I ask whether she struggles in speaking with German-born Berliners. Of course, Berlin is a place where many expats get by without using the local language at all, but many of them speak English well. Lacatus hesitates. For what she needs, speaking isn't so complicated, she says, although the Berliners speak too quickly - but then, she doesn't often have time to engage those outside of her family in long conversations. "No talking, I have no time to talk."

Her street music gig on the Friedrichstrasse bridge brings in approximately 20 euros (almost $25) per day, for about seven hours of playing. Is that sufficient to scrape by? "No. It's not enough. It's complicated. For the children, for me and my husband," she sighs.

When asked if she receives any help from the state, Lacatus shakes her head. Of course she would like financial assistance, she shrugs, but it isn't available. She and her family have to do the best they can on their own. Then there are the language courses, integration programs and other resources for immigrants offered through official outreach centers, but she can't break out of the daily grind to support her family long enough to invest the necessary time. "The school is there, but every day, I must, must work. I have no money."

A Berlin street musician, Copyright: Caitlin Hardee

The streets of Berlin are a workplace for many

Smiles and spiders

Her existence may not be easy, but Lacatus shows no bitterness and no sense of entitlement - only the will to make things work and gratitude for the ways in which her life has improved over the last decade. She insists that she loves making music, and she has a warm thank you for everyone who passes and leaves a coin. When none of the passersby pause, she gazes into the middle distance with a peaceful Mona Lisa smile which is sweetly benevolent in its acceptance of the world - be it cold, indifferent or populated with entirely too many spiders, as the bridges in Berlin so often are.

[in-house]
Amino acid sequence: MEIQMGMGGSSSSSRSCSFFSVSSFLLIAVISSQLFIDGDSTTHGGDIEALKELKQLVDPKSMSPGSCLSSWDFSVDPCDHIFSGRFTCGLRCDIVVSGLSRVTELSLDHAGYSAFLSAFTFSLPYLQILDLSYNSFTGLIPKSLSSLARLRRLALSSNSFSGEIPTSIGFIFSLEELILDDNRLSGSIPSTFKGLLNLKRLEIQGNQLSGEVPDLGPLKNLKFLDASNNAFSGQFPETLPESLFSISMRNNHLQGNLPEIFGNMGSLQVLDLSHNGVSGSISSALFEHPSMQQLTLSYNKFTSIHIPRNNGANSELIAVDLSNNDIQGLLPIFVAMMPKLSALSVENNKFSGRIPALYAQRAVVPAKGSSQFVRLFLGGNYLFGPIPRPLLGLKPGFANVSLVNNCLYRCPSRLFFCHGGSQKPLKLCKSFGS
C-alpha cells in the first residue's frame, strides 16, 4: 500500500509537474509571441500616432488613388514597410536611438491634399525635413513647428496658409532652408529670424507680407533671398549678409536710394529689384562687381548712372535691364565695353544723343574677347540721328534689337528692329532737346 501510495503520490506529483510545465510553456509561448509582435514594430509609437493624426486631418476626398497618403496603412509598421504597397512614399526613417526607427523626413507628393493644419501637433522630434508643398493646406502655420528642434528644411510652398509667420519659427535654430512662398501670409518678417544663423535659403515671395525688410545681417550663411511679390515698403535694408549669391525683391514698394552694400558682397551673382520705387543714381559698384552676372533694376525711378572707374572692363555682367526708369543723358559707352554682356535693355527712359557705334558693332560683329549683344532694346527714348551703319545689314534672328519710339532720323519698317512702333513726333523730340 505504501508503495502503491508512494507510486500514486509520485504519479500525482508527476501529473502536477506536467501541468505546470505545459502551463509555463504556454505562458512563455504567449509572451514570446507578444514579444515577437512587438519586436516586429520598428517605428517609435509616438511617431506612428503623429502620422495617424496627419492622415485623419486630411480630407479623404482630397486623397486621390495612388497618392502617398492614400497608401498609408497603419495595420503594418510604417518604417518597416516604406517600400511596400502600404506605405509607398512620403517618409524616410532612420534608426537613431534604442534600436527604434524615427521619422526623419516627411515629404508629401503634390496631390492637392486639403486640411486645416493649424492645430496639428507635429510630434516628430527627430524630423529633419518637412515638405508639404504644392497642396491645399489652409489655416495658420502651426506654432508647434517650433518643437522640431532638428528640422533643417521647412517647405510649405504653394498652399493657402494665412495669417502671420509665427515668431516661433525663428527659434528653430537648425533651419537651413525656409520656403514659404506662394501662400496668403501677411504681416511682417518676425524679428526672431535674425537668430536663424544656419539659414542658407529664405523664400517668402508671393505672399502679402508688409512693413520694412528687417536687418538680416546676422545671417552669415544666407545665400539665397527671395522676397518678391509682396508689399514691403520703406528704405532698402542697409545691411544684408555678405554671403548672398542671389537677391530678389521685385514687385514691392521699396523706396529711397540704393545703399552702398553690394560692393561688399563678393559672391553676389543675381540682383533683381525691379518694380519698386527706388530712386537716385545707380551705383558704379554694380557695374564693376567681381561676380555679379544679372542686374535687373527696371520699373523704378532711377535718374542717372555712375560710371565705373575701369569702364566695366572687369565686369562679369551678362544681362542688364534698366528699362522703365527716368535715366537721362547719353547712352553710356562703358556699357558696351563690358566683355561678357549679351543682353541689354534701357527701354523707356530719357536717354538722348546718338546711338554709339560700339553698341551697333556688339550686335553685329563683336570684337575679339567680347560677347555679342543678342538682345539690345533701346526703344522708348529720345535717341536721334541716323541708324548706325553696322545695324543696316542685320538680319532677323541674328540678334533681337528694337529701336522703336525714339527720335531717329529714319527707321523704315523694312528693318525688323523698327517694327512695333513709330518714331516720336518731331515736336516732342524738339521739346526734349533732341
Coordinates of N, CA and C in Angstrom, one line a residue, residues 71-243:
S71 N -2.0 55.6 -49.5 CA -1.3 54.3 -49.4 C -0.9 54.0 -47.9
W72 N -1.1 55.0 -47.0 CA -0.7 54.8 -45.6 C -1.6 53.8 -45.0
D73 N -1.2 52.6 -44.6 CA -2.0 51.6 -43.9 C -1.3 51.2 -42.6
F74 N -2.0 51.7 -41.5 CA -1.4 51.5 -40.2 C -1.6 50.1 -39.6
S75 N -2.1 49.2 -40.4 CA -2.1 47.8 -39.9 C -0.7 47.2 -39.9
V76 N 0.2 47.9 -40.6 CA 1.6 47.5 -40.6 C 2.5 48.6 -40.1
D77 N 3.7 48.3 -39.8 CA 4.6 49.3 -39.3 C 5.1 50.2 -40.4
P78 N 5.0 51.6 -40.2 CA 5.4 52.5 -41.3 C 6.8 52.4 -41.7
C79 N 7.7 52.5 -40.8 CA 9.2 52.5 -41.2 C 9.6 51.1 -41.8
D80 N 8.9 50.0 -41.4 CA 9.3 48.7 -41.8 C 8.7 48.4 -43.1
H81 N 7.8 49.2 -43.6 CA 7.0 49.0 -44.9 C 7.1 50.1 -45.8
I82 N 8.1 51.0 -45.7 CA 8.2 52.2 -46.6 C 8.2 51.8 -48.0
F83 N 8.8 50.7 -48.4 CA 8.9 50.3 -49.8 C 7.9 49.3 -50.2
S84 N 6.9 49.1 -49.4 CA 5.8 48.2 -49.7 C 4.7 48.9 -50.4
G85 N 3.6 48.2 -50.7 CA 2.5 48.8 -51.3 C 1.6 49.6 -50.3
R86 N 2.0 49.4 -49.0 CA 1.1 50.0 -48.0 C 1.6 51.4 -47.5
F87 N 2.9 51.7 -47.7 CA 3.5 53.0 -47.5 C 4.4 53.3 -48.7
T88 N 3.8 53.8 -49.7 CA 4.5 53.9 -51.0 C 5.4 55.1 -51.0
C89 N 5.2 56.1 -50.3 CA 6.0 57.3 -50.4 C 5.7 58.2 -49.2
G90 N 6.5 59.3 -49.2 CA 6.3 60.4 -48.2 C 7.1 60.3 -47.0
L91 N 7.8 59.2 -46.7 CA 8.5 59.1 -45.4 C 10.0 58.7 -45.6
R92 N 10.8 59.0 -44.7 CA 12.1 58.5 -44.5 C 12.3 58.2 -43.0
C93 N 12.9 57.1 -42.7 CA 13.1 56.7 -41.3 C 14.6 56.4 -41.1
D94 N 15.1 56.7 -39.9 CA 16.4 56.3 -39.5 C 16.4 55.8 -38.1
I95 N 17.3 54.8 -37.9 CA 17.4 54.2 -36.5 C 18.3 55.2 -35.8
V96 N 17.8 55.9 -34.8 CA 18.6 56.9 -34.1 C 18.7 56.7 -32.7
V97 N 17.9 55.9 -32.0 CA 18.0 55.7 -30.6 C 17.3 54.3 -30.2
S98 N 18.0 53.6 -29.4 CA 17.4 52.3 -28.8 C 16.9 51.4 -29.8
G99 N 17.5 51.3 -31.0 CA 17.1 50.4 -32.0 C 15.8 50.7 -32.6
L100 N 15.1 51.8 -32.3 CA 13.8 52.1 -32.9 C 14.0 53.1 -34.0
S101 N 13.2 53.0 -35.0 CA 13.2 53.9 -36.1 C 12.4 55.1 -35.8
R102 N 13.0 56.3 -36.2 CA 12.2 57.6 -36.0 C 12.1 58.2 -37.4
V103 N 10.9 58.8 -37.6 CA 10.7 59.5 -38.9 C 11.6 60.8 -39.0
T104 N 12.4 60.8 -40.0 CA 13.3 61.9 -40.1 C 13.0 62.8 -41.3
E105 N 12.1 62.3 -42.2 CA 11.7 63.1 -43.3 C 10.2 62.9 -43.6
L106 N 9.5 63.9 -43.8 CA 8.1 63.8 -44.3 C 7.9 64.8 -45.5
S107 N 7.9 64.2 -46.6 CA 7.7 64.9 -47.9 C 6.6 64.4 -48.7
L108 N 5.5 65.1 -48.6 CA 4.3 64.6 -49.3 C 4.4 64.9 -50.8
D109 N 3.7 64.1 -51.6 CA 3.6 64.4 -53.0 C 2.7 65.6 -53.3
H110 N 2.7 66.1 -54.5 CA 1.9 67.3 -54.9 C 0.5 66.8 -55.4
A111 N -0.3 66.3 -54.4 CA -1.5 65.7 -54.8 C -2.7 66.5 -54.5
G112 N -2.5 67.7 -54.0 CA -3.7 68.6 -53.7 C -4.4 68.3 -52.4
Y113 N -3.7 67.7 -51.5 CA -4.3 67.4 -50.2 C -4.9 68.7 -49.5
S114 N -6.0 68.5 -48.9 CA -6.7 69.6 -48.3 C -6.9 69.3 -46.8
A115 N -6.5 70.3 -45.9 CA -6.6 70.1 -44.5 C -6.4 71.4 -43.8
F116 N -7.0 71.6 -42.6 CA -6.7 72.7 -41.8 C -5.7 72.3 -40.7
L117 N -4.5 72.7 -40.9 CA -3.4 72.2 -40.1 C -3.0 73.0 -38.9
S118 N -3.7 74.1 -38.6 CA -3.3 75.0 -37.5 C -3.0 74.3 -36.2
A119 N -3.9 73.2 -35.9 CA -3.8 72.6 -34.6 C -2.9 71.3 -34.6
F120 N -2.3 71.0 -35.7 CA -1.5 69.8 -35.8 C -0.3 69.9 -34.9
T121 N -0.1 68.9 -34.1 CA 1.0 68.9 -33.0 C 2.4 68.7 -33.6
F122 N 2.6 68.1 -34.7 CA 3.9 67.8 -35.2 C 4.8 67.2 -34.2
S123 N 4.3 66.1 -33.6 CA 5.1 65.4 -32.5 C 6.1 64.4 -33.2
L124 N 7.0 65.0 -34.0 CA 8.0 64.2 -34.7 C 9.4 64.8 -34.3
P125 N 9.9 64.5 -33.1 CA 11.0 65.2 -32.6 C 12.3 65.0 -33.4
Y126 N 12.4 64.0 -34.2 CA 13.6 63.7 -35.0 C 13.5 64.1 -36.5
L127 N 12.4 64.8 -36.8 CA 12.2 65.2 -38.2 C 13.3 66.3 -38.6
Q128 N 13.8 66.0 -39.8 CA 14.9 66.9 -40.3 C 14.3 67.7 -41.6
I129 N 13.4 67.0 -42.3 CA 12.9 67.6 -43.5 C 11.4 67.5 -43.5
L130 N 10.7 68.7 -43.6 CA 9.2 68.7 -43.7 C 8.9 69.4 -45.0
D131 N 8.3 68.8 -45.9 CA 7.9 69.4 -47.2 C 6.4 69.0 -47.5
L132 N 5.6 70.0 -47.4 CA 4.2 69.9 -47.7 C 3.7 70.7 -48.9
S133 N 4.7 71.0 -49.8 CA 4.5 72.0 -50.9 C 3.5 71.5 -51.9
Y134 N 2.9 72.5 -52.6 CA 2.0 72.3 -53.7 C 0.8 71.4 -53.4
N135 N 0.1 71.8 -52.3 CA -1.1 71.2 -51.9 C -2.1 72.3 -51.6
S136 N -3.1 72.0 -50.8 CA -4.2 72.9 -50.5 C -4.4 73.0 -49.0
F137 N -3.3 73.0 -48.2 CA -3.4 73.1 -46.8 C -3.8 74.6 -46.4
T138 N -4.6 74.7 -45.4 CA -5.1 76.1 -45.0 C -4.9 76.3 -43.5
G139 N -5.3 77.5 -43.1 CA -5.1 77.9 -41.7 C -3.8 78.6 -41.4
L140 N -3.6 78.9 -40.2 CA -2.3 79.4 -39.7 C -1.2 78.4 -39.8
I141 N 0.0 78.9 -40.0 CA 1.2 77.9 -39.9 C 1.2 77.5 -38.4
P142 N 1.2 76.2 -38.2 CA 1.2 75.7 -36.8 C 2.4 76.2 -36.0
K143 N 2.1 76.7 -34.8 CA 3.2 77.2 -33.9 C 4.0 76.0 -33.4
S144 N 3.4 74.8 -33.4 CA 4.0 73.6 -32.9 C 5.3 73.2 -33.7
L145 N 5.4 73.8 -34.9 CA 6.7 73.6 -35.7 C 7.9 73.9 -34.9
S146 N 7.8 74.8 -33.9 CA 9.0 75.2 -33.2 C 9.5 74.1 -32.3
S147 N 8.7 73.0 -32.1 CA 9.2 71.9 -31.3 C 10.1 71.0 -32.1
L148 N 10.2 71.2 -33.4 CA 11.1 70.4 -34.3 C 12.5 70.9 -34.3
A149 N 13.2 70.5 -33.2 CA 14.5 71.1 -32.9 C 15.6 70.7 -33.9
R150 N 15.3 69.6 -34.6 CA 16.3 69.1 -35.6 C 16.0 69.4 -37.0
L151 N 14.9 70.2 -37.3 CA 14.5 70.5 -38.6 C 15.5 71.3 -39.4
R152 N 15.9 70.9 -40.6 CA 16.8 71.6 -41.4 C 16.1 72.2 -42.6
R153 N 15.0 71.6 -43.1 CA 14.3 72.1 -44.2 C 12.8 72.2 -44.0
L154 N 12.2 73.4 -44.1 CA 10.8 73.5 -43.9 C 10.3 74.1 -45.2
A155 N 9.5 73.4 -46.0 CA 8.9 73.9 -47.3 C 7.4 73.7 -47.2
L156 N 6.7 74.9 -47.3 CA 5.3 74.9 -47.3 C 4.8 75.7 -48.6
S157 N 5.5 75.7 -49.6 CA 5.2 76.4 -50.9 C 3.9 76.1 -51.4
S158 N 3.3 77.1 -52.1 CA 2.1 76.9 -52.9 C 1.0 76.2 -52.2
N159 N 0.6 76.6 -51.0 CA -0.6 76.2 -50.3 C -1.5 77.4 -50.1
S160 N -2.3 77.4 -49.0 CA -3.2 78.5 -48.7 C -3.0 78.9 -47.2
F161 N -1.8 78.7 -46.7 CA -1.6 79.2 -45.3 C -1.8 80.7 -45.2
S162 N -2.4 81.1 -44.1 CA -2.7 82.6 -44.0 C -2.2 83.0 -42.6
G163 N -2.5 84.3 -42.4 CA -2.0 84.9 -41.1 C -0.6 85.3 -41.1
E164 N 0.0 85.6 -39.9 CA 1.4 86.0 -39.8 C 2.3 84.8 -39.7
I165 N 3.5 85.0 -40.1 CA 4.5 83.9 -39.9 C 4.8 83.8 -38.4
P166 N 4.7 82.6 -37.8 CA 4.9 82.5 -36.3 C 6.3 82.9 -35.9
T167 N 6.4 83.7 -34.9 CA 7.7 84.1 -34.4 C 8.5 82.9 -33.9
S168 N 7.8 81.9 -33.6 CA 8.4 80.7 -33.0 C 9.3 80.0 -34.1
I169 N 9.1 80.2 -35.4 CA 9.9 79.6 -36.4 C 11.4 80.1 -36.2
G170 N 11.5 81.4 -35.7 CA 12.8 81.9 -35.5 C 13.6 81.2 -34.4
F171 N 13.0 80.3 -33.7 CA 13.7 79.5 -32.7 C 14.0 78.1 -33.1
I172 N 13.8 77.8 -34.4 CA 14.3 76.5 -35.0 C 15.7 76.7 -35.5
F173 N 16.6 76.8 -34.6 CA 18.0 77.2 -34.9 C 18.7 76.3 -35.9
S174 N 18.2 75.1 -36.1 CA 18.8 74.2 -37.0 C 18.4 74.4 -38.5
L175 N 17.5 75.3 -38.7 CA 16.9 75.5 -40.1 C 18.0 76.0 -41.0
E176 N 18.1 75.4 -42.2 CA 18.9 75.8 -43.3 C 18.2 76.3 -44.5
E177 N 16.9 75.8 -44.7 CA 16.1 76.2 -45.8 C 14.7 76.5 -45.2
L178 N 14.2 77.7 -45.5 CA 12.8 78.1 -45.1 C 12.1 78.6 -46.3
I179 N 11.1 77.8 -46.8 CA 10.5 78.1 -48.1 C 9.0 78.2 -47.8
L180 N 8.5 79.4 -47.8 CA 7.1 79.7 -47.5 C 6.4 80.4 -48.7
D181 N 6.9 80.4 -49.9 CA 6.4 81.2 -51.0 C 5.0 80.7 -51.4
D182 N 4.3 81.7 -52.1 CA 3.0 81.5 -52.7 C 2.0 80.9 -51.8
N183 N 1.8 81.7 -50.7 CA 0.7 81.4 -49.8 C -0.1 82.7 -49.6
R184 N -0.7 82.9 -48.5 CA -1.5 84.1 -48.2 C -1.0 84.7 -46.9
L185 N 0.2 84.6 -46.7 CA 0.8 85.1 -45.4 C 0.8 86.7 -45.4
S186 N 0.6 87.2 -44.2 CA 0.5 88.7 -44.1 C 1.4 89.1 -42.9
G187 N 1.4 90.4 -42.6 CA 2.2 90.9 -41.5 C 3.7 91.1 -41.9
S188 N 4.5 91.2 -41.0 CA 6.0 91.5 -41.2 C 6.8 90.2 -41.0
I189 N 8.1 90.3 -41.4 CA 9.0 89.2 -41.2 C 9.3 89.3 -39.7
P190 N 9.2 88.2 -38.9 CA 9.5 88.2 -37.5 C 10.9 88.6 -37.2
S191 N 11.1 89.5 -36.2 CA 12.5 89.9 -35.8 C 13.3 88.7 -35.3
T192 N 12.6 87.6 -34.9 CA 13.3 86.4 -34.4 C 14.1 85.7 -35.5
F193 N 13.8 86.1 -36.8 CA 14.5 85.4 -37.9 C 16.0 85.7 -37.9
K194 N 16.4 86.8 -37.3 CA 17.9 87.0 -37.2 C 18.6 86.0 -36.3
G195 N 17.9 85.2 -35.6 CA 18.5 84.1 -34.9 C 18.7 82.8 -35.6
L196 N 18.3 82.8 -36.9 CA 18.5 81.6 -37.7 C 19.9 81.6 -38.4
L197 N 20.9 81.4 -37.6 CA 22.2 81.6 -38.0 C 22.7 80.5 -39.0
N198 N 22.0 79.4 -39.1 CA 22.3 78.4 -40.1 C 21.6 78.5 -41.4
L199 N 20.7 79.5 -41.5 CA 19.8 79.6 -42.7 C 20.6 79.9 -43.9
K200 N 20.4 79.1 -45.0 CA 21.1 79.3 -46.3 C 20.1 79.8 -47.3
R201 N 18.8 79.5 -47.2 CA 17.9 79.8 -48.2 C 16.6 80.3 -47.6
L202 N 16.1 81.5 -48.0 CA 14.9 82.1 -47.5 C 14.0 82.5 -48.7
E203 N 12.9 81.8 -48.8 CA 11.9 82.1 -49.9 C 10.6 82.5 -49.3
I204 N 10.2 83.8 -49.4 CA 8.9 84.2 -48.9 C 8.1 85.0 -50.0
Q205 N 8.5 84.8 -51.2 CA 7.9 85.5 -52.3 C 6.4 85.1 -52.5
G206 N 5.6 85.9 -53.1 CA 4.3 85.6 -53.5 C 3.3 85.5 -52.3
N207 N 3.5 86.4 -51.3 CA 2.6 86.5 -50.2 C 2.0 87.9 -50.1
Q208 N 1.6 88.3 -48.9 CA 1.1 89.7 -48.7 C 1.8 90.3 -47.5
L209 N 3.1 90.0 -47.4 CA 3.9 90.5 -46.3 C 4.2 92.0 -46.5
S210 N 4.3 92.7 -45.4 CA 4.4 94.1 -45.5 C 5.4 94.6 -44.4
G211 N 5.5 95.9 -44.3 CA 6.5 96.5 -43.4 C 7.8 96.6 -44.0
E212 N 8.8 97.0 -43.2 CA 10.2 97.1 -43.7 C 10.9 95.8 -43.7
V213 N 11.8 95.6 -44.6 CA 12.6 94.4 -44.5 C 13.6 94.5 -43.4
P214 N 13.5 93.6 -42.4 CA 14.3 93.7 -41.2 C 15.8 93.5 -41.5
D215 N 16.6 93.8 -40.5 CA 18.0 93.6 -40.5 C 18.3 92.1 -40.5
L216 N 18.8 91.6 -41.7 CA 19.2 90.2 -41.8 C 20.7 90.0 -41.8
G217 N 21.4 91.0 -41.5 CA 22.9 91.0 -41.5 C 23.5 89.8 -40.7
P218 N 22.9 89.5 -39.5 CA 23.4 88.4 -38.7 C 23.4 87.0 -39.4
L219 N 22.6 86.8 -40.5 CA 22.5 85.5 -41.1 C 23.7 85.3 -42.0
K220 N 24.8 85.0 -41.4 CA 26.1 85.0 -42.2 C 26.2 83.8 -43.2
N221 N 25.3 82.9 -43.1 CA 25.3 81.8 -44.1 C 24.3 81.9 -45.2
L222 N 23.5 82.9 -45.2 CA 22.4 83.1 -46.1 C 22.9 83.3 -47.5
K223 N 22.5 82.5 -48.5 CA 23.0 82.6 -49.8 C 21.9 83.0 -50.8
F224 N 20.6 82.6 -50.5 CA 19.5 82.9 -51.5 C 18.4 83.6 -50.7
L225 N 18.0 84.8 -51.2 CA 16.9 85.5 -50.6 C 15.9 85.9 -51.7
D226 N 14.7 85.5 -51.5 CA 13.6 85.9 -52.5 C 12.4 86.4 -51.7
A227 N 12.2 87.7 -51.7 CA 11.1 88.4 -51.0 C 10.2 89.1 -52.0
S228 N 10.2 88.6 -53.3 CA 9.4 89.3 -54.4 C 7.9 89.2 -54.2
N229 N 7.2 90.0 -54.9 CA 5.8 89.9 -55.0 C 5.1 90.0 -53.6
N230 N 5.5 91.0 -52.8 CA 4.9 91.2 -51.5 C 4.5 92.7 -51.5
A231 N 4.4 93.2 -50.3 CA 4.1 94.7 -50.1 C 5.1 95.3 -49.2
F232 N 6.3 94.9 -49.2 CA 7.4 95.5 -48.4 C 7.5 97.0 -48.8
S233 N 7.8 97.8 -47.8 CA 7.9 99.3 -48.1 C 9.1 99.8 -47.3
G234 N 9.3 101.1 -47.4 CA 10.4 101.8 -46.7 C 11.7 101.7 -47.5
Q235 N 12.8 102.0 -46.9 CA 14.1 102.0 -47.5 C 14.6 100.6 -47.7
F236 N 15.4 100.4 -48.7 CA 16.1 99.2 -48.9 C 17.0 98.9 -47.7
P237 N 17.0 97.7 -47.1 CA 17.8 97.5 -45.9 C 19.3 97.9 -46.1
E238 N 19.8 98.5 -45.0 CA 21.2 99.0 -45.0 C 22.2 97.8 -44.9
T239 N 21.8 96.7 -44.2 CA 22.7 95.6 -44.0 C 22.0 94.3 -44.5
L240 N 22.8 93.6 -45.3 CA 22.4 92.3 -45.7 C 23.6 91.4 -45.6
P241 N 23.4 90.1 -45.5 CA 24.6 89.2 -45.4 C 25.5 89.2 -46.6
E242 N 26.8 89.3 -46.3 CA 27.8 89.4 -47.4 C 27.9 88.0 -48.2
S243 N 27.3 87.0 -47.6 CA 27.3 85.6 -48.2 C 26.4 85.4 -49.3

Her audience also has a legendary reputation for being brusque, prickly and suspicious - and eternally in a hurry. However, she has only kind things to say about the Berliners. How are they truly, as people? She thinks for a moment. "Good, for me, all."

Still, the streets of any city are a rough place. I remember meeting her on the bridge in the early afternoon, just as a raucous group of drunk, apparently unemployed skinheads stumbled past. They slowed, glanced over, and I felt cold unease in my gut, worrying that they might say something aggressive to this small Romanian woman and her child. But they kept moving.

Later, Lacatus assures me that her work is safe enough - she insists that she has never once been robbed of her earnings or intimidated for her prime place on the footbridge. Plenty of other individuals compete for the attention and coins of the commuters - from a punk and his dog in the mornings to a psychedelic guitarist with a dancer in the evenings - but she is part of a relatively stabile ecosystem without internal violence. "Not friends, but not competition," she says.

Alex seems to share her resilient optimism. Like any other child, he makes energetic airplane noises and pushes a toy truck with enthusiasm across the café table, deep in a world of imagination. I wish I could break through the barriers of language and shyness to ask him if he dreams of flying a plane, driving a truck - or if not, what exactly he would like to be when he grows up. When I try, he giggles and looks away, Lacatus smiles and shakes her head - he doesn't know yet, perhaps. Or maybe his hopes are already there, nesting in his mind, waiting for the words to give them form.